The school-age son and daughter of a Stony Brook man who is a veteran air traffic controller communicated with pilots on successive days in mid-February from the Kennedy Airport control tower, the Federal Aviation Administration said Wednesday.
No one appeared to be home at Duffy's house Wednesday night.
A preliminary review of incidents on Feb. 16 and 17 found that the controller had let his son communicate five times with various pilots just after 5 p.m. on Feb. 16 and his daughter talk twice to pilots on Feb. 17 at about 4:15 p.m., officials said.
Initial reports of the boy's transmissions were broadcast Tuesday night by a Boston television station. Word that another of the man's children - a daughter - had been allowed to direct air traffic by speaking to pilots via radio from the tower emerged Wednesday.
The FAA said it had placed both the air traffic controller and a supervisor at Kennedy Airport on administrative leave, and the agency's administrator said the two had violated FAA policies and "common-sense standards for professional conduct."
The FAA did not release the name of the controller or the supervisor. A union official said the two were on paid leave.
Steve Abraham, a representative with the National Air Traffic Controllers Association who works in Kennedy's control tower, said he had no comment on the case.
FAA Administrator Randy Babbitt, in a statement issued before the FAA said a second child had contacted pilots from the tower, called the Feb. 16 incident at Kennedy "a lapse in judgment" by the controller and a violation of FAA policy.
"These kind of distractions are totally unacceptable," Babbitt said. He ordered a review of air traffic control policies and procedures related to facility visitors.
The children's visits to the Kennedy tower - which occurred during the school recess following President's Day - became public when audiotapes of the boy's Feb. 16 exchanges with pilots preparing for takeoff were obtained and broadcast Tuesday by WFXT-TV in Boston.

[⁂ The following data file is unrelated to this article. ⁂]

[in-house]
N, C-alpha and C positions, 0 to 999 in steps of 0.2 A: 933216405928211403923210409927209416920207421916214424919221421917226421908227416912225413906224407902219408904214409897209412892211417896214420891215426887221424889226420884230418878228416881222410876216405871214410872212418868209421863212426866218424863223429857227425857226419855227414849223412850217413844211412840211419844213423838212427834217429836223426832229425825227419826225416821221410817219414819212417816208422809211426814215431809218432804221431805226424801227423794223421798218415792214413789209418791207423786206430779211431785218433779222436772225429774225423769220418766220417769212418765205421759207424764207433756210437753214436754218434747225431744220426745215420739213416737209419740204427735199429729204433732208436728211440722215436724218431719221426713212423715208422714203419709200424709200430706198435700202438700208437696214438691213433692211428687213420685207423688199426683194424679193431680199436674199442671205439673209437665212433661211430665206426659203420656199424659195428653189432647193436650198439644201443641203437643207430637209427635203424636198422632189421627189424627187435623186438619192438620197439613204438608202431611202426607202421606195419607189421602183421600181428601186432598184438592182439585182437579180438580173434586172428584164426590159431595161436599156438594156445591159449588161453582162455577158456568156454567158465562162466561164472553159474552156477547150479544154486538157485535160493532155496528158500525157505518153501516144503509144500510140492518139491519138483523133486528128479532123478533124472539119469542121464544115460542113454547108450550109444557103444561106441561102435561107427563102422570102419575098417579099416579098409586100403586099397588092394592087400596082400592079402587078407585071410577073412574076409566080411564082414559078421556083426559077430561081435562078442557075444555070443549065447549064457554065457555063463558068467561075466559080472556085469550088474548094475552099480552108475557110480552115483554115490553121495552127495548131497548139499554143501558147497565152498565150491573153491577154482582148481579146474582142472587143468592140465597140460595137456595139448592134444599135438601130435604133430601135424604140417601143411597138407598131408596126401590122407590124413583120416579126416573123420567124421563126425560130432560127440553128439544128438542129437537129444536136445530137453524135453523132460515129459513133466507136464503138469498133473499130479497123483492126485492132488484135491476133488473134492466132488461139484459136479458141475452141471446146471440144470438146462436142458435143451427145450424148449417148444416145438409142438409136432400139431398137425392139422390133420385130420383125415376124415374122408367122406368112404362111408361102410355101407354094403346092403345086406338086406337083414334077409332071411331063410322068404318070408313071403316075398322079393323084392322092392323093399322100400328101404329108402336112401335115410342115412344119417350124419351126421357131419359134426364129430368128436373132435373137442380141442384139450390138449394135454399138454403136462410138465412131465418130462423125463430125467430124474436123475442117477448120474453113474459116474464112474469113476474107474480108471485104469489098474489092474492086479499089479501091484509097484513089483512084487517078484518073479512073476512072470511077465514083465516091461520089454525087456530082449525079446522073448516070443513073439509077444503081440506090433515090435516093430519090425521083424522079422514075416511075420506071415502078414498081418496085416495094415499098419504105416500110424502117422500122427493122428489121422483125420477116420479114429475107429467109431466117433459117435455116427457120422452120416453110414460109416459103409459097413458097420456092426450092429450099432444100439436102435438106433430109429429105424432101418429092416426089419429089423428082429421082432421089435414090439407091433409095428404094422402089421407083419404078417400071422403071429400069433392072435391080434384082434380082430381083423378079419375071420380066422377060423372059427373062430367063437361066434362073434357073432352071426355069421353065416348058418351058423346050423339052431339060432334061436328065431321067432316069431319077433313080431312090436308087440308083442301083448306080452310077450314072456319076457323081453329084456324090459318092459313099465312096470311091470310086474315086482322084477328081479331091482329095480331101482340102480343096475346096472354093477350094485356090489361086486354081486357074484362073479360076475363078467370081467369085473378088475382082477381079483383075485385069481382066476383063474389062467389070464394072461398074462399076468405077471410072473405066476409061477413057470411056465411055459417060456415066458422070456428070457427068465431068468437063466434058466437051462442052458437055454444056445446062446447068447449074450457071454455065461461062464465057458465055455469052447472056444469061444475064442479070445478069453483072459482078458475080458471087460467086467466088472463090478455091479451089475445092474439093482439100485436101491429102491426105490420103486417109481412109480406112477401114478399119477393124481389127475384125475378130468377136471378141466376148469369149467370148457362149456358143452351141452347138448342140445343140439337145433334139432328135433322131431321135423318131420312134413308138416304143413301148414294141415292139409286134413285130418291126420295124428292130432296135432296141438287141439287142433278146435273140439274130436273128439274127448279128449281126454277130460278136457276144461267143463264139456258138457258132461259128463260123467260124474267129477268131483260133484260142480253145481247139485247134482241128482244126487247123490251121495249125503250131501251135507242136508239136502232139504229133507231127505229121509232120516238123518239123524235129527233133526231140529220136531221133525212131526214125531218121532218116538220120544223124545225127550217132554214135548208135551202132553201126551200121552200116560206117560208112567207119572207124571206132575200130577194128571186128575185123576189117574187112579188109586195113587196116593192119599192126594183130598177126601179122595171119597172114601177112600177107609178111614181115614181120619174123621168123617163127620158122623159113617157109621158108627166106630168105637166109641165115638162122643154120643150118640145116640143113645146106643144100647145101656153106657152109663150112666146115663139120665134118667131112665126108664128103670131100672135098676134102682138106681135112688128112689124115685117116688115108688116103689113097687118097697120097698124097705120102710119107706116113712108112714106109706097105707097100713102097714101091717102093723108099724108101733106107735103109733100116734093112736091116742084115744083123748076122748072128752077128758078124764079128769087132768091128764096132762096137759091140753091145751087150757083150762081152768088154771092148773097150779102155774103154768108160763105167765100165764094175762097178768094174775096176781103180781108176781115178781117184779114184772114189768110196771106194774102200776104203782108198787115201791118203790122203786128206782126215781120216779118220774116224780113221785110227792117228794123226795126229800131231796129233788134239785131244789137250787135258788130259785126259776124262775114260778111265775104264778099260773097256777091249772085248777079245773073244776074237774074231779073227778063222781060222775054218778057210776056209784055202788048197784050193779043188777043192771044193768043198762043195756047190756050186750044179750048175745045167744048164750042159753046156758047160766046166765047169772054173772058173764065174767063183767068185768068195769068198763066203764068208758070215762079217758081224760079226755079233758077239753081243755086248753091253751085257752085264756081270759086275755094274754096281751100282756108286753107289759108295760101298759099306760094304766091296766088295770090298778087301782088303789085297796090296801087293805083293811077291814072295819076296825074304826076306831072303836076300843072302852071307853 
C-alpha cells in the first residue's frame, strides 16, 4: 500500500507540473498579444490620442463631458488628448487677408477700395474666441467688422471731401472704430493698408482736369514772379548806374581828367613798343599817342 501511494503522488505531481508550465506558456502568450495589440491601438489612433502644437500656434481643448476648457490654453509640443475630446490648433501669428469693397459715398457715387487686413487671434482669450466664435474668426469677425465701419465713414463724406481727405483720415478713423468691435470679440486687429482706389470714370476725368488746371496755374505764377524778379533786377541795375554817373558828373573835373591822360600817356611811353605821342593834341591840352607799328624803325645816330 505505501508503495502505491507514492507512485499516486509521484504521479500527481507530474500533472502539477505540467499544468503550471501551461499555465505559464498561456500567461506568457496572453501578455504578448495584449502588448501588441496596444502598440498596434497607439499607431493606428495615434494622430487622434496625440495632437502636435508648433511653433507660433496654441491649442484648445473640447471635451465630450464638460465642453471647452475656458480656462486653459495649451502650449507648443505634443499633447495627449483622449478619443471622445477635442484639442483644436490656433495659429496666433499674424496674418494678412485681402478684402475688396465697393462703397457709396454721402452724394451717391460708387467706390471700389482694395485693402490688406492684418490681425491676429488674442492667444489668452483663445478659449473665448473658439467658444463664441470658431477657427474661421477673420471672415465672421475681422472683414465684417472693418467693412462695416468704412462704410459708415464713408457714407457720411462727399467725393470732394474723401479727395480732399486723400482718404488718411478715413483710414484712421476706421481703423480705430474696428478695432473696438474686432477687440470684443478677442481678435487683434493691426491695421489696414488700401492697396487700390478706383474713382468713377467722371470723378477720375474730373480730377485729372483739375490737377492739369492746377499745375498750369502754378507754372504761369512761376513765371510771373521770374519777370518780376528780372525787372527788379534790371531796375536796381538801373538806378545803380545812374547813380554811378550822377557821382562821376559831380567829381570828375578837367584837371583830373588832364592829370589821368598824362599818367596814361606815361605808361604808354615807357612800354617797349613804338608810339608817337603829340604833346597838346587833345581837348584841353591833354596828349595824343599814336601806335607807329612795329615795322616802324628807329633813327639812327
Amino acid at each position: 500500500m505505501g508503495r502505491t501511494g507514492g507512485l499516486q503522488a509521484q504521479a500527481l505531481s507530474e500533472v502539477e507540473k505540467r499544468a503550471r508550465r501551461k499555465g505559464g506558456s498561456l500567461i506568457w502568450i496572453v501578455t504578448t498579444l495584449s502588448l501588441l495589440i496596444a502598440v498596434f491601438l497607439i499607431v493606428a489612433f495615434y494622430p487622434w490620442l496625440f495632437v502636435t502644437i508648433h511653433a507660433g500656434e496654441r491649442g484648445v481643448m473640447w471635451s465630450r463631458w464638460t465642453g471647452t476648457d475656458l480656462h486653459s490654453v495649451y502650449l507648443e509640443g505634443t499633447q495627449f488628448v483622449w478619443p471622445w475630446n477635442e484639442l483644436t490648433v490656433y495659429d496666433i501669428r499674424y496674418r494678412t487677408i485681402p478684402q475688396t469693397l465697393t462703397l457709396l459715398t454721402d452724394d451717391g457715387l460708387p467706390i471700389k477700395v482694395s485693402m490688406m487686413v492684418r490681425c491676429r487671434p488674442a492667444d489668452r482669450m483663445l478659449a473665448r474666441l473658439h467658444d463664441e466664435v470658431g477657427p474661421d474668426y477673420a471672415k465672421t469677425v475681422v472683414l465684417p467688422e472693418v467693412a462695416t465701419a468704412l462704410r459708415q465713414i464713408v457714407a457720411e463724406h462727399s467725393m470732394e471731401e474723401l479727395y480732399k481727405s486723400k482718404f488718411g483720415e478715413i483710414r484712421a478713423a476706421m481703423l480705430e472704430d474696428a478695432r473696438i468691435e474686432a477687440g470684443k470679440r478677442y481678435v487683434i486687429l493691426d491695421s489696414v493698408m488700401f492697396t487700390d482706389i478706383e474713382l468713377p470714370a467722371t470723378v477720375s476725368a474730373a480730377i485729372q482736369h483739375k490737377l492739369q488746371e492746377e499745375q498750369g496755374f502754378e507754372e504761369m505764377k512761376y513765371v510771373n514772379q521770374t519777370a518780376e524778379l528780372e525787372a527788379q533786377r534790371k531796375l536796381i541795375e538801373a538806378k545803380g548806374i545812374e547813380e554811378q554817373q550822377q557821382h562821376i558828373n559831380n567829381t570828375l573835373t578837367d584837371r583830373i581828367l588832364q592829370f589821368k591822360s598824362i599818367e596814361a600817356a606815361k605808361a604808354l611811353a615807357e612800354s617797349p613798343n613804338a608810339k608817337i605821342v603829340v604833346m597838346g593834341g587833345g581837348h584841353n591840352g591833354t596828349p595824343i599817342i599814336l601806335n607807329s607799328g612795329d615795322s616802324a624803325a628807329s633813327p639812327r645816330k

Sources said the boy was repeating what an adult air traffic controller had told him to say.
After one exchange, in which the child seems to clear a departure, the pilot responded, "Over to departure JetBlue 171. Awesome job."
A male voice from the tower replied with a laugh: "That's what you get, guys, when the kids are out of school."
In another exchange, the child cleared a pilot and said, "Adios, amigos."
NATCA, which represents controllers, said in a statement, "We do not condone this type of behavior in any way. It is not indicative of the highest professional standards that controllers set for themselves and exceed each and every day in the advancement of aviation safety."
The FAA Wednesday also suspended all unofficial visits to FAA air-traffic-control operational areas, including control towers and radar rooms, until investigation of the incidents is complete.
An FAA official familiar with the investigation said that it's not unusual for a member of the public to visit a controller facility with the approval of FAA supervisors. But only a professional air traffic controller or a controller in training can speak to a pilot over air-traffic-control frequencies and direct air traffic, the official said.
With Gary Dymski and Bill Mason